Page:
Every once in a while, a client walks right out the door (with Fluffy in tow) confidently proclaiming, “I’m sorry that I don’t have the money right now… but I promise to pay as soon as I can.”


And that’s when I kick myself for not demanding a deposit before having doled out my services indiscriminately (which 9 out of 10 times could have been delayed until the owner had the available funds to contribute to his pet’s cause). 


Unfortunately, for reasons of convenience, necessity, or misplaced parsimony, owners sometimes fail to inform us, in advance, of their inability to foot their bills. And that’s just not fair. Because someone’s going to have to pay for what was done: drugs, supplies, rent, lights, phones, staff, health insurance, taxes, etc. (and most of the time I would have come up with a solution for them, anyway).


This past week, I’d mentioned an owner’s sly departure while we were busy with other patients. She’d been visiting her pet, a severely hypocalcemic new mom who’d suffered a bout of severe tremors when her calcium was depleted by her bountiful litter of pups and their energetic suckling.


Now, this was a new client, but she’d been referred to us by an old client. So, against my better judgment (in keeping with my basic unwillingness to talk money while someone’s pet is trying to die), I restored this seizuring mom to normalcy and fed her six pups all day while her owner went off to work. 


When 5:30 rolled around, she was back. The techs showed her how to feed the pups, counseled her on how long to keep mom from nursing, and described the diet she’d require to prevent further calcium depletion. She also received a calcium supplement.


The next thing I know, she’s gone. What’s more, mom and the pups are nowhere to be found either. So I did what most modern people do: I called her cell phone from my own (not the hospital’s number, of course). When she answered I asked where she might be and whether she was aware that she’d left without paying for the services we’d performed.


She acknowledged her failure to stop at the front desk but went so far as to say she’d informed me that she had a new job and had just moved to the area so she assumed I knew she couldn’t pay immediately. (That’s why you left through the back door without so much as a “by your leave”? That’s not what normal, considerate, forthright people do. That’s what guilty people do when they want to steal our services.)


When I informed her that she needed to come right back and pay or give me a credit card number over the phone, she claimed to be very happy with my services (No kidding, I just saved your dog’s life and spared you a day of pup feeding while you went to work). She also claimed to have every intention of paying for the services she received (Right—when you get back on your feet).


Normally, I don’t get involved in these discussions. I keep out of it for all kinds of reasons. But this case was so blatant, so disrespectful, and so annoying that I felt well justified in my directness.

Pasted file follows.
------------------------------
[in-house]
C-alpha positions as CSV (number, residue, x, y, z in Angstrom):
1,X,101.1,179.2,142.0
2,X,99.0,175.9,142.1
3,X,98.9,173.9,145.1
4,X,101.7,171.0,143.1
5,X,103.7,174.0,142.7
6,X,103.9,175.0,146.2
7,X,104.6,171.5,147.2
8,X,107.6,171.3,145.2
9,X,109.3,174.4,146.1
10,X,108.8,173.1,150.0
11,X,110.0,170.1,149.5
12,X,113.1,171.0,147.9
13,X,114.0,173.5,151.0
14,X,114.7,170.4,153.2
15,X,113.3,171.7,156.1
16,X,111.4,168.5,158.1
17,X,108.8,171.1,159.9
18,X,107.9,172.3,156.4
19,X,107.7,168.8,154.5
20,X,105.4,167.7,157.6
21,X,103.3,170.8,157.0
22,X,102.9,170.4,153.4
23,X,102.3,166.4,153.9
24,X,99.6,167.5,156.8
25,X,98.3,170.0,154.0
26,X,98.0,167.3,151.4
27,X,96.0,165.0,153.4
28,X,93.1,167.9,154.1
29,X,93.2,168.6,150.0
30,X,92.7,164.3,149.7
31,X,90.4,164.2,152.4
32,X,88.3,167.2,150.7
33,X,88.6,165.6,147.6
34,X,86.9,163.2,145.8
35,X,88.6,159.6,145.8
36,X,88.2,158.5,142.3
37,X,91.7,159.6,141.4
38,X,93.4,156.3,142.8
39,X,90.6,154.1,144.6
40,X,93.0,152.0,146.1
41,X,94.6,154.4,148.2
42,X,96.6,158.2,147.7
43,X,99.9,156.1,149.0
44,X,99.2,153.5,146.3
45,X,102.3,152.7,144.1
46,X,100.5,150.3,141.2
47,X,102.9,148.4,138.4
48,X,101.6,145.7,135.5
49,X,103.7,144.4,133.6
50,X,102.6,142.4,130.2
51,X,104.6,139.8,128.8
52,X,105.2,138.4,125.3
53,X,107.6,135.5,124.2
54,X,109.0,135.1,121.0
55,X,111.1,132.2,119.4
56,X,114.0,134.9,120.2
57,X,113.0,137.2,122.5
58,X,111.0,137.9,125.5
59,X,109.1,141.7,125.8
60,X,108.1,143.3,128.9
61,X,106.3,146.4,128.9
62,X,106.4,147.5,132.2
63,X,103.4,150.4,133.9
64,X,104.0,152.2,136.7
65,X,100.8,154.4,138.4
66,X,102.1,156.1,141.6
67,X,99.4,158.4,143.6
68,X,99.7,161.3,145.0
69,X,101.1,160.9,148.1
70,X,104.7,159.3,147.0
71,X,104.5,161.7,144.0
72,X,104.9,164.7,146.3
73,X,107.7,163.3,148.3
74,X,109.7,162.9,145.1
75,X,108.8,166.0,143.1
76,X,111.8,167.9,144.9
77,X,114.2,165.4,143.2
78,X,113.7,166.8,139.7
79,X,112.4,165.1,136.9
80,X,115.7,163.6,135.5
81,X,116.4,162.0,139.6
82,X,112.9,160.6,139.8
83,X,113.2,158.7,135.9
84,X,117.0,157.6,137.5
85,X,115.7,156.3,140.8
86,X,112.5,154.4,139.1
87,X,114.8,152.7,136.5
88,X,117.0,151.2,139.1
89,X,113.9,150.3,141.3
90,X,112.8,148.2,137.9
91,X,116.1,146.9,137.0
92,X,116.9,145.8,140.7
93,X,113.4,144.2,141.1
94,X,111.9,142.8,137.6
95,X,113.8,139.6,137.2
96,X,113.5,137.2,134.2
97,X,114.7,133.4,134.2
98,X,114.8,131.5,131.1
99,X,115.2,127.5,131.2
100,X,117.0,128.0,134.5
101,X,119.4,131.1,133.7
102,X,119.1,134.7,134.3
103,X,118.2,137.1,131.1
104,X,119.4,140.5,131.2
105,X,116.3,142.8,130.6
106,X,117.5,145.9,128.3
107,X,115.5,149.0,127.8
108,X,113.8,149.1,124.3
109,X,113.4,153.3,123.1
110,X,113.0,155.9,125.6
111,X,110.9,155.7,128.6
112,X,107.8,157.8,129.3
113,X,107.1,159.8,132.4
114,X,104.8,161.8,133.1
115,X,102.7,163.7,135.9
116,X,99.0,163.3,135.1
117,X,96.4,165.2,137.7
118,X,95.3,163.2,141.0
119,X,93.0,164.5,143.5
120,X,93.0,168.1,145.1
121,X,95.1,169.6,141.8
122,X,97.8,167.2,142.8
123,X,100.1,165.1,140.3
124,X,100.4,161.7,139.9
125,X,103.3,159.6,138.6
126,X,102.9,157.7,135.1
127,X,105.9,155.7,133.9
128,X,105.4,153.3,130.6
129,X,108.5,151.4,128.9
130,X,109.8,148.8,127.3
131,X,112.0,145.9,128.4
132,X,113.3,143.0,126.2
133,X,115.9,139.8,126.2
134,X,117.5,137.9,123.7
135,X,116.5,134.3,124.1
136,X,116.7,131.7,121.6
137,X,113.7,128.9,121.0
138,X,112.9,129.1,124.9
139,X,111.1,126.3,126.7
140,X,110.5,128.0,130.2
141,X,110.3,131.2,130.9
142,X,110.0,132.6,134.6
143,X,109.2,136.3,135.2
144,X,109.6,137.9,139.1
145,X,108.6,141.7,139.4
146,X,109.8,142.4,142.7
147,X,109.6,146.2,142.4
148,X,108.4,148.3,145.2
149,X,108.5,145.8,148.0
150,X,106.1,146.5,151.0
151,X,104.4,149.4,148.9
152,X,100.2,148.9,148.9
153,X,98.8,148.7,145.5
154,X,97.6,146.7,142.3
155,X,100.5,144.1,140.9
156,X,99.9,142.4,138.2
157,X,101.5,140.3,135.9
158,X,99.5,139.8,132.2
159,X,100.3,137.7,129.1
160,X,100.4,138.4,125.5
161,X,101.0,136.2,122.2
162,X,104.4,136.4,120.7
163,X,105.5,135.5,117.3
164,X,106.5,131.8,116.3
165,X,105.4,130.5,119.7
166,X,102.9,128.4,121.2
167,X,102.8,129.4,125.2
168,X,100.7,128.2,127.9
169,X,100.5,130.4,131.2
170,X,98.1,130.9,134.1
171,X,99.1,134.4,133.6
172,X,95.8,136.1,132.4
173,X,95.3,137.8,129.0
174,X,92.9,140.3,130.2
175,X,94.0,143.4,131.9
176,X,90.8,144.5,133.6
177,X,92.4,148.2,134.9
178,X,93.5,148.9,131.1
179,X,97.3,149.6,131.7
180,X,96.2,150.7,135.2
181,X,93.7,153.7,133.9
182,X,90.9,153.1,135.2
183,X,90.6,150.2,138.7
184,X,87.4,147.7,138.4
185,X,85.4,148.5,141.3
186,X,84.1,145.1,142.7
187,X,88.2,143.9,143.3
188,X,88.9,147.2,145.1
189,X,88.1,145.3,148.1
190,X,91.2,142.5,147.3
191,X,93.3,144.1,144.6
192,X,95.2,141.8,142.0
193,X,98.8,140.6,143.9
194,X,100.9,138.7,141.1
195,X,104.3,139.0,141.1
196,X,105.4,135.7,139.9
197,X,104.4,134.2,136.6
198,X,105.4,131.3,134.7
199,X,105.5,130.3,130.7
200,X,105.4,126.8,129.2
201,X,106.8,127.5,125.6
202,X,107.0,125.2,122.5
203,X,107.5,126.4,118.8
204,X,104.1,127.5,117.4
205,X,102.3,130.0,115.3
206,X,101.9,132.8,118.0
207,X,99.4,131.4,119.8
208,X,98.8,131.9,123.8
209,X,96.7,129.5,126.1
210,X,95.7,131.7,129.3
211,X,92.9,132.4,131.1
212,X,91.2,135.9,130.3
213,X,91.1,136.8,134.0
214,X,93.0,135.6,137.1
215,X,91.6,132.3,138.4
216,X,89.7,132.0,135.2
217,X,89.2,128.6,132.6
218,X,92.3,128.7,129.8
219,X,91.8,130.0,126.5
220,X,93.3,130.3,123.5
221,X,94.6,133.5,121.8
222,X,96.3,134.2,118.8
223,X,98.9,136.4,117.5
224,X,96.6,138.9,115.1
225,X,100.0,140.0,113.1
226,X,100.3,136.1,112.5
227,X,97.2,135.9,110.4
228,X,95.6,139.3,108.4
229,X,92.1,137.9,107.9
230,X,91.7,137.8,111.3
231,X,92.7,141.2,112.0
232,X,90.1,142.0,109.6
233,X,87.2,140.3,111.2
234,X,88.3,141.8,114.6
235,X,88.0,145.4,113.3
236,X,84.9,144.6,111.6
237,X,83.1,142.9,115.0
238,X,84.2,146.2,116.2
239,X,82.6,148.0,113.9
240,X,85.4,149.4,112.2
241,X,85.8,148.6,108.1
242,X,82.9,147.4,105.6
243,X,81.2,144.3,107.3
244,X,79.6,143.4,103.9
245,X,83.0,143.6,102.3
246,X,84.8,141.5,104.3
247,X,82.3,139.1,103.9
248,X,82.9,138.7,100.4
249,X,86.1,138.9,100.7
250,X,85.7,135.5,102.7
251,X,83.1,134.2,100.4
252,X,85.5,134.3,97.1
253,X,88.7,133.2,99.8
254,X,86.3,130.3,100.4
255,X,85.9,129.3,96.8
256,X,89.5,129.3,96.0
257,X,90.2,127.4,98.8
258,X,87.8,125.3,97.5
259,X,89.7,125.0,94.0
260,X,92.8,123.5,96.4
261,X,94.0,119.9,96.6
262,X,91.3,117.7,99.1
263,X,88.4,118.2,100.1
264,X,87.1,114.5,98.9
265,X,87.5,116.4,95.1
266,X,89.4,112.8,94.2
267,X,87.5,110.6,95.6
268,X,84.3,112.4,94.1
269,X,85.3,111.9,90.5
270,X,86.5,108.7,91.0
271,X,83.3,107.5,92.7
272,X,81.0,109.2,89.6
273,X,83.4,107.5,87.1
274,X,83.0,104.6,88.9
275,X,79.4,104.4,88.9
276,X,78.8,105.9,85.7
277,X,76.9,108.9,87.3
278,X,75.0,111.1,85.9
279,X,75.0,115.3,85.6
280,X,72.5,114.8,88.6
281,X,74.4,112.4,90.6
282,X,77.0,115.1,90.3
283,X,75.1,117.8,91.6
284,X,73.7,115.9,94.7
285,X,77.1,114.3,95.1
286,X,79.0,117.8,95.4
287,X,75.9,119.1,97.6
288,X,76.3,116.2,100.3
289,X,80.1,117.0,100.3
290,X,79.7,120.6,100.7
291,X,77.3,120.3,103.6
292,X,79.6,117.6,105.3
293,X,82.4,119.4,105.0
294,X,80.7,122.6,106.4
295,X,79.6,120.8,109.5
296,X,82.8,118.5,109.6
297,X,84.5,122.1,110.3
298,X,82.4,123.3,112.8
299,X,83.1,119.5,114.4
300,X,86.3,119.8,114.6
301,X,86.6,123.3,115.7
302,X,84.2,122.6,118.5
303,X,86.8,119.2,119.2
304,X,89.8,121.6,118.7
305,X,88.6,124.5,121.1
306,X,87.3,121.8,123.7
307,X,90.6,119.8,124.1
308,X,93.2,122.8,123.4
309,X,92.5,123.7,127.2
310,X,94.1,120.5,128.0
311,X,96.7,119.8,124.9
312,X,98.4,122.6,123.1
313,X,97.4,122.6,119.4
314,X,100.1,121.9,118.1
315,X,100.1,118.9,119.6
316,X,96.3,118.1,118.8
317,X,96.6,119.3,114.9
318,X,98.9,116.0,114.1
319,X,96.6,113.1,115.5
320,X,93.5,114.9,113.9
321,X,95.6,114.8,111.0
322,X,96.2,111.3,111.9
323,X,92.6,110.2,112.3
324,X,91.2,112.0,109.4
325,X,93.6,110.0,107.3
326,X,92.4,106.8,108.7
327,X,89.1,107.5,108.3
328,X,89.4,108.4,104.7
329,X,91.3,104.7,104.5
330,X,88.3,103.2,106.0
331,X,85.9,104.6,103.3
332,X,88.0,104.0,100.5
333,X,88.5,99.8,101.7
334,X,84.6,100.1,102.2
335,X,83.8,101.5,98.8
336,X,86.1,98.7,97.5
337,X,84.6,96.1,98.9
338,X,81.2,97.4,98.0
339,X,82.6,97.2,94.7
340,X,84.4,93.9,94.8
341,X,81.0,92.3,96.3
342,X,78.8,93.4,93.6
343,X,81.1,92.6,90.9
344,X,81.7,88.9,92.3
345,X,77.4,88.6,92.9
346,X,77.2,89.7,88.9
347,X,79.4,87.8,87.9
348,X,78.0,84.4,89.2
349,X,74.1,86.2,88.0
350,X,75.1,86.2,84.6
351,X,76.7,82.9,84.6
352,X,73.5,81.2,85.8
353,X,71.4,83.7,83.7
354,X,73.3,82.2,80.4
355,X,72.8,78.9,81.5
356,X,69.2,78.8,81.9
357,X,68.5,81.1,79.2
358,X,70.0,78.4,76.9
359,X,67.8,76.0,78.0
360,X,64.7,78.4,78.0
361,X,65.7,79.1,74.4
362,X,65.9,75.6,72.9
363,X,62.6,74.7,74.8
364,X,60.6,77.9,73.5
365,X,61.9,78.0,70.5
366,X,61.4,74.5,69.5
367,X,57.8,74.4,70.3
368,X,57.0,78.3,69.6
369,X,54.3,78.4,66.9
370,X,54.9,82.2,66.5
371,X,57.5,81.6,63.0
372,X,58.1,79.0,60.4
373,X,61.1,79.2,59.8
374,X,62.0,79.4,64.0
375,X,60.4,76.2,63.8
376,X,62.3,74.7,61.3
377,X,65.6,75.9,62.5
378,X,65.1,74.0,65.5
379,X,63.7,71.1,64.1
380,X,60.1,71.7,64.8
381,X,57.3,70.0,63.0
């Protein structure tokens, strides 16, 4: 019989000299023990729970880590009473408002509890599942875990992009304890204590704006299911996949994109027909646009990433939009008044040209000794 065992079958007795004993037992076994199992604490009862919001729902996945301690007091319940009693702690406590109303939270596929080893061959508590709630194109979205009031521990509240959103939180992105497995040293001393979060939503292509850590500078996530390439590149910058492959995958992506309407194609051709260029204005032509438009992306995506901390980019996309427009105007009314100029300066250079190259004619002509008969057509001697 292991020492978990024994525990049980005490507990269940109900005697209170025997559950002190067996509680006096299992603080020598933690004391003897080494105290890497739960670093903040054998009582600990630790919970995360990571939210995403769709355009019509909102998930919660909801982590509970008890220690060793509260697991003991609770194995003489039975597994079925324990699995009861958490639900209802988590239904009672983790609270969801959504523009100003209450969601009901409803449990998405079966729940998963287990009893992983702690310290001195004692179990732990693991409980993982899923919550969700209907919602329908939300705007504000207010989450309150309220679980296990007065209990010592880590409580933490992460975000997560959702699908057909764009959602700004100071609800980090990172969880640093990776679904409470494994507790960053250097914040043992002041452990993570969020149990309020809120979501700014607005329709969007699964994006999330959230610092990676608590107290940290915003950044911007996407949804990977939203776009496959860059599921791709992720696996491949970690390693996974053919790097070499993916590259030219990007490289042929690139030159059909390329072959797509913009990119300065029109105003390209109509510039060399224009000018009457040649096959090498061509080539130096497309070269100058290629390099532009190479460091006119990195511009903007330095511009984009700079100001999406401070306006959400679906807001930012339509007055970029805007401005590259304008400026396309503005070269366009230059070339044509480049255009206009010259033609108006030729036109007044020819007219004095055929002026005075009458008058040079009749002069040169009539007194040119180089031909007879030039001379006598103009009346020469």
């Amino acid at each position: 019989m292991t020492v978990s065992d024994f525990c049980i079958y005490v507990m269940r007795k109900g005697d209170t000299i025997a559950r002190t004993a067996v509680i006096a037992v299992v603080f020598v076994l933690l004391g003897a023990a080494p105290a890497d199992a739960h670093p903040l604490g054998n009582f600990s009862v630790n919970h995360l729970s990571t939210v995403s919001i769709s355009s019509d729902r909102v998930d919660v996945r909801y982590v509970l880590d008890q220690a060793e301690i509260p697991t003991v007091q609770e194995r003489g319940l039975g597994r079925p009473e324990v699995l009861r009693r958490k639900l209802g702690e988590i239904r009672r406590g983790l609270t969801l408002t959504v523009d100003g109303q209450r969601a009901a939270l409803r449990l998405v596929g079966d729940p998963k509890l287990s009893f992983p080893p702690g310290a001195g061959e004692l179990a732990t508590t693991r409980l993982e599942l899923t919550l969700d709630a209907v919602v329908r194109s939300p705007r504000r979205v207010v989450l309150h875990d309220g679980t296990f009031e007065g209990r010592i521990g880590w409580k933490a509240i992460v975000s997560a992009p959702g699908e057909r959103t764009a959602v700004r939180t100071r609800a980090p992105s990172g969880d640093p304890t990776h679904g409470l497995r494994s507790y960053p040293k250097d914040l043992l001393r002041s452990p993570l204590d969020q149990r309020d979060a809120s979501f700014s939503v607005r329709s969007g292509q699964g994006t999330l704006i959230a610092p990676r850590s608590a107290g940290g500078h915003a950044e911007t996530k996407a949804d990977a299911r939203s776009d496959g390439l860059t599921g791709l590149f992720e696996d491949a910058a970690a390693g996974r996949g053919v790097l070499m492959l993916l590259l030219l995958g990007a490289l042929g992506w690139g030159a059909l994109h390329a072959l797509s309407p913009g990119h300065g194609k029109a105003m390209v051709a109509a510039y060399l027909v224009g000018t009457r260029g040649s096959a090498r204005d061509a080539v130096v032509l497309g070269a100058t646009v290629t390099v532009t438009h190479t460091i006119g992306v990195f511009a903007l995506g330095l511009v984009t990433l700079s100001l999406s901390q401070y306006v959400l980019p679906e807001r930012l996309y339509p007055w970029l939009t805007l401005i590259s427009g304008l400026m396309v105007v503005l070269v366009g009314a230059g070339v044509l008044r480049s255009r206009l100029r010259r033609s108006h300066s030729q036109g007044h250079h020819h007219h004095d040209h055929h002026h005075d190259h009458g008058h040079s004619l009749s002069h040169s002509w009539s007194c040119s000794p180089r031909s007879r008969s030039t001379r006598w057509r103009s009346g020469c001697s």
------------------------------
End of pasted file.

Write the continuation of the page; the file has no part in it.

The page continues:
Granted, if she’d showed up without any cash, I’d still be required by law to hand over her pet. And I would never have considered doing otherwise. However, the flagrancy of her misbehavior compelled me to address the situation personally.


Not only had she irresponsibly (and purposely) bred her dog, she’d done so at the exact time she’d be least likely to pay for any fallout from the breeding (while moving and changing jobs). Moreover, this woman was as clueless as they come on issues related to the health and safety of the mother and her pups. She’d brought this situation on herself and now she was getting around it by stepping on others.


Had I known she had no money, I would not have failed to treat her dog. I would have offered life-saving care and sent her on her way. I wouldn’t have been happy about the situation (in light of this owner’s immense stupidity), but it would have been a more just solution to the crisis. Instead, she racked up quite a bill (the estimate was known to her prior to care) with “best-care” options elected at every turn.


You may think this situation unusual. It isn’t—especially in an ER environment (or anytime we’re working with new clients). Unseemly though it may be for the ER staff to take your money before treatment is offered, it makes complete sense to me. On average, nine out of ten [unknown, emergency-only] clients will fail to repay if given the chance to pay on installments. The car payment, the dentist, the department store bill, whatever… they’ll always come first.


In these opening money discussions, I’ve heard owners say we’re just out for the money, that we don’t really care for our patients’ well being. If we were, they say, we’d find a way to help their pets. Well, here’s some anecdotal evidence for you: every single client I’ve let walk out the door (within the last year) without paying fully has not yet paid me back. How can you keep your doors open with these permissive payment policies in place if clients have proven time and time again that given half a chance they won’t pay you back?


If I truly felt I was helping the destitute, that would be another story (and I do discount services for strays and other special conditions). But often I find myself doing work for people like this woman. They are not truly disadvantaged, they’re just taking advantage of us. In these cases, the money is only incidental. What really hurts is to have your services considered so insignificant that they deserve no compensation.



Image: Lightspring / Shutterstock


Last reviewed on August 3, 2015